Lesson. Simply do not give up. Whether you are seeking new employment or starting a business, expect that you will go through tough times. Instead of quitting, learn from your mistakes and forge ahead.

When you come up to an obstacle, climb over it, detour around it or simply knock a hole through the obstacle. Certainly seeking a more ideal employment or starting a business

Victory. If you prepare properly and you persevere, you will be victorious. Now, being victorious on the battlefield is not the same as being victorious in business, yet, the principles are the same. You need to properly prepare for all contingencies. You also must be ready to confront obstacles and get past the obstacles. You also must learn from your mishaps in your career.

Eventually, you may have to make sacrifices and take tough action which may go against our gut feeling. General Eisenhower and the other leaders under his command understood that thousands of individuals will die when D-Day was implemented. The soldiers themselves knew they and many others may be killed. Yet, the leaders and each individual that was part of D-Day understood this was a devastating decision, but it had to be done. To be victorious over Japan, President Truman had two choices; to continue conventional warfare which would have extended the war and cause the lives of thousands of more Americans. Or he had the option to drop an atomic bomb on Hiroshima. He made the tough decision to end the ware quickly. Unfortunately, the devastation from the bomb on Hiroshima did not force surrender. President Truman then had to make another tragic decision and drop another atomic bomb.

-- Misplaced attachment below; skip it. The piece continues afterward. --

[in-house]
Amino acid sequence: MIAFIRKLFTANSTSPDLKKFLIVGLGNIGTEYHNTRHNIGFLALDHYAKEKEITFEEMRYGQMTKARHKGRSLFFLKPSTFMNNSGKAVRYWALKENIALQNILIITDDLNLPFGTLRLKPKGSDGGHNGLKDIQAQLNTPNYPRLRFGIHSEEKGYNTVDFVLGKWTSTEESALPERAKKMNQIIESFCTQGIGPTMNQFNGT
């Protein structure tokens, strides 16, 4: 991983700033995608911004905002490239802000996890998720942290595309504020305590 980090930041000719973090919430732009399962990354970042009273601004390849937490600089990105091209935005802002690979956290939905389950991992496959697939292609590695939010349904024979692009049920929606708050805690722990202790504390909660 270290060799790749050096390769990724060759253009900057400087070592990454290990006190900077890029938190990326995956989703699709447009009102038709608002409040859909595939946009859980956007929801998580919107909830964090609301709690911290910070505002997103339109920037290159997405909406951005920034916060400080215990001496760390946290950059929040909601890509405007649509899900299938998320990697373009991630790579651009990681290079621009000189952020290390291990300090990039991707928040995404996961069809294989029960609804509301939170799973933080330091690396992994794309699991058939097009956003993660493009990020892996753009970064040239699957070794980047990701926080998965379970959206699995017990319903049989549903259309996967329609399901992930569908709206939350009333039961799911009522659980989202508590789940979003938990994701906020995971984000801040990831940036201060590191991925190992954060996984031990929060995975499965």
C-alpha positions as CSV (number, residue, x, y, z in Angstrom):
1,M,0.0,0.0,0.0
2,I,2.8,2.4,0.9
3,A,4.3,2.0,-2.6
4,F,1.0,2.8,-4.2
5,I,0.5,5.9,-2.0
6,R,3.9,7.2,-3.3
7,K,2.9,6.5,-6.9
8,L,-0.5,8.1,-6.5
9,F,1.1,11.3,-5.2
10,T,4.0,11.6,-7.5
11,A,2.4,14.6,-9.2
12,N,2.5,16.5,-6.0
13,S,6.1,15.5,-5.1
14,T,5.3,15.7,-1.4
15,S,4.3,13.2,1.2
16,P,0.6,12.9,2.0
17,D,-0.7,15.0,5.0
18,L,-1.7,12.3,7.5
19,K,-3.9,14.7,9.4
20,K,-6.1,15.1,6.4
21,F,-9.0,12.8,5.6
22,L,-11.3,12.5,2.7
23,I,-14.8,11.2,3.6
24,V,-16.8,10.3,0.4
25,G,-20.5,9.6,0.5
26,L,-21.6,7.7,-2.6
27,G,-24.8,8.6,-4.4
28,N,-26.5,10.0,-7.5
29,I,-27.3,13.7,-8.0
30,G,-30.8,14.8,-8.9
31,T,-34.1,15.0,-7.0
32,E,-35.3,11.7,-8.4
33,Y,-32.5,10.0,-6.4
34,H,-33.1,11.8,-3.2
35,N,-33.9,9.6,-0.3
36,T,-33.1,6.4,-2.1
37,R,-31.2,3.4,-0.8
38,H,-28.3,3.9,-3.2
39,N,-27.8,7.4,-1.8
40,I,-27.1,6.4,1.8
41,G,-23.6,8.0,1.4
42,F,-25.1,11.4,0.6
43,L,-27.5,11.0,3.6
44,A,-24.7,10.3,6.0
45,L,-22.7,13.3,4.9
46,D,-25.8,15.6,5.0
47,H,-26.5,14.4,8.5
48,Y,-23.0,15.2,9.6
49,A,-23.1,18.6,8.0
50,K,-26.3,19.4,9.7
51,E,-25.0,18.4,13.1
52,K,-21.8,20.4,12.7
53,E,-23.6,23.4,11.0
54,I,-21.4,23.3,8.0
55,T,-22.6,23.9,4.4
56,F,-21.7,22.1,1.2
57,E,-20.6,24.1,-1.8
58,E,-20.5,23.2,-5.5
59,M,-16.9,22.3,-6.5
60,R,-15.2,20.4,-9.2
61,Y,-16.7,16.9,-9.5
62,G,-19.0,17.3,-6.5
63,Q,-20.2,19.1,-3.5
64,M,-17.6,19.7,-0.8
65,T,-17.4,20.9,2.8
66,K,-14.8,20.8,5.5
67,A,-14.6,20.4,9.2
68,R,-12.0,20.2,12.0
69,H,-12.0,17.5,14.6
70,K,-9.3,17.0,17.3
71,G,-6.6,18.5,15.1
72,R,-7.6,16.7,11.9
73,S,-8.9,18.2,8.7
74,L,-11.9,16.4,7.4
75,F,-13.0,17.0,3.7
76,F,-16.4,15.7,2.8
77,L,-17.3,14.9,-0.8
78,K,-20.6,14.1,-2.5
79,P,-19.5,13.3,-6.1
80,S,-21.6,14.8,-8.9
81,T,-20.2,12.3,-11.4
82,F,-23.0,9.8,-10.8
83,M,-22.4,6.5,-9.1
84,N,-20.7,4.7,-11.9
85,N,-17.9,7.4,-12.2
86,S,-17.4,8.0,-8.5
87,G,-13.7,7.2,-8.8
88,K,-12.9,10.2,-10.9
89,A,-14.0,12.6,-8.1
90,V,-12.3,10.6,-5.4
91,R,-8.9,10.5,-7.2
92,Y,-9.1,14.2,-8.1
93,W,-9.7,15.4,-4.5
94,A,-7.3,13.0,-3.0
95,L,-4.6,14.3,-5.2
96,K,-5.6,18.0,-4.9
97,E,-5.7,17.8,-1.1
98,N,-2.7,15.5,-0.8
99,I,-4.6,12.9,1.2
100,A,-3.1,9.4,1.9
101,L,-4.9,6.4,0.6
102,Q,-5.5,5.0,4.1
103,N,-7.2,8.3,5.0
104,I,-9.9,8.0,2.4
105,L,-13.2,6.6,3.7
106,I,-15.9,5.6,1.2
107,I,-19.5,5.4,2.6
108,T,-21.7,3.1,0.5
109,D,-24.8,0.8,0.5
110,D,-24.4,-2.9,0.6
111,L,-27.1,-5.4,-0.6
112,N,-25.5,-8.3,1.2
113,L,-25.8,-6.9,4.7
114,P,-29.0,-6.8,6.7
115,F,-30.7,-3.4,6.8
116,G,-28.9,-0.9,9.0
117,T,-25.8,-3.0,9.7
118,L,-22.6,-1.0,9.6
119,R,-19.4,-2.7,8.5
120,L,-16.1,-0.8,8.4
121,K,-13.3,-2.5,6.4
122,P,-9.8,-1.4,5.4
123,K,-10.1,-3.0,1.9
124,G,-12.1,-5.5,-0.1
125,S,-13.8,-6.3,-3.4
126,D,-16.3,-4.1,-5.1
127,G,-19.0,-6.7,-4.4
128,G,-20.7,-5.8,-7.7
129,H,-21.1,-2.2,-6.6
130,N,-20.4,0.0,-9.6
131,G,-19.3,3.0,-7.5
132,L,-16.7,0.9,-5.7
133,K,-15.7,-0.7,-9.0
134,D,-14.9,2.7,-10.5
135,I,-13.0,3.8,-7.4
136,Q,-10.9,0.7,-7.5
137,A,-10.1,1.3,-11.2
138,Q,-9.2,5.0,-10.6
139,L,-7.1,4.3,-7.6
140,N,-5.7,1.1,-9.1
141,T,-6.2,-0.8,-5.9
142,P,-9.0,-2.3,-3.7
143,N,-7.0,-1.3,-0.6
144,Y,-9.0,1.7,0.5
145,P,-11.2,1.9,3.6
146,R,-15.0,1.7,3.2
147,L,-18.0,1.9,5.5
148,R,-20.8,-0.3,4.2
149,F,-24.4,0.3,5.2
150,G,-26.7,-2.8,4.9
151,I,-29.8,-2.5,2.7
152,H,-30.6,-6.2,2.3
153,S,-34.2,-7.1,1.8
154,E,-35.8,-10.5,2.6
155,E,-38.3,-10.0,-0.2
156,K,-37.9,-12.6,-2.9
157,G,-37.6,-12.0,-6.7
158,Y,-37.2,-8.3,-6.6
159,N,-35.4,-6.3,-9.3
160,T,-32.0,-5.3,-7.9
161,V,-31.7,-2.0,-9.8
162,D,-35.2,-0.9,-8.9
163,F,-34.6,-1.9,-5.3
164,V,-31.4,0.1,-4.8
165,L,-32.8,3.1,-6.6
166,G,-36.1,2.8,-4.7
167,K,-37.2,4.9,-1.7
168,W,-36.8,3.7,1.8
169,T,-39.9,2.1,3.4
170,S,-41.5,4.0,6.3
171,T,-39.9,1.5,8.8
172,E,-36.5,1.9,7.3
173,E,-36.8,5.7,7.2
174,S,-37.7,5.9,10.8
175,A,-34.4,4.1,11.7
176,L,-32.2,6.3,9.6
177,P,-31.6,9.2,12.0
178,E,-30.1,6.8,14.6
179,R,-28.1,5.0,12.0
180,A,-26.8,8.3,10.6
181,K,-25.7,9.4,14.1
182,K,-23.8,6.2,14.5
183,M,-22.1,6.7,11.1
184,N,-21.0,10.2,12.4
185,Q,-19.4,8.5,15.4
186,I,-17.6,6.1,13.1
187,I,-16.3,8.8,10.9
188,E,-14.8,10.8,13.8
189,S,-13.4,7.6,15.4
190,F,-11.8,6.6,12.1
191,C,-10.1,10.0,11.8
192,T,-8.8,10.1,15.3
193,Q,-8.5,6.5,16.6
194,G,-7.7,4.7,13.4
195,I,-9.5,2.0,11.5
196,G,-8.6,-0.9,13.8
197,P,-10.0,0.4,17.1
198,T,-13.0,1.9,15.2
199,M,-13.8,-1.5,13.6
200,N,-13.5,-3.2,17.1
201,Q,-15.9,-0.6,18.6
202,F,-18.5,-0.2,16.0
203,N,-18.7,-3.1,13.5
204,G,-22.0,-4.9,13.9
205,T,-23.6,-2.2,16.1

Likewise, in your career, you may have to make tough decisions. You may have to lay off workers or fire an insubordinate employee. As an entrepreneur, you may have to tell your employees that you will have to shut down the company. Perhaps, as an employee, you may be laid off. You need to accept it and work towards finding other employment by preparing and persevering through difficult times.

So, take this day of remembrance and apply the lessons of preparedness and persuasiveness, and don’t be afraid of making the tough decisions. If you do, you will reach your goal and be “victorious” in your career.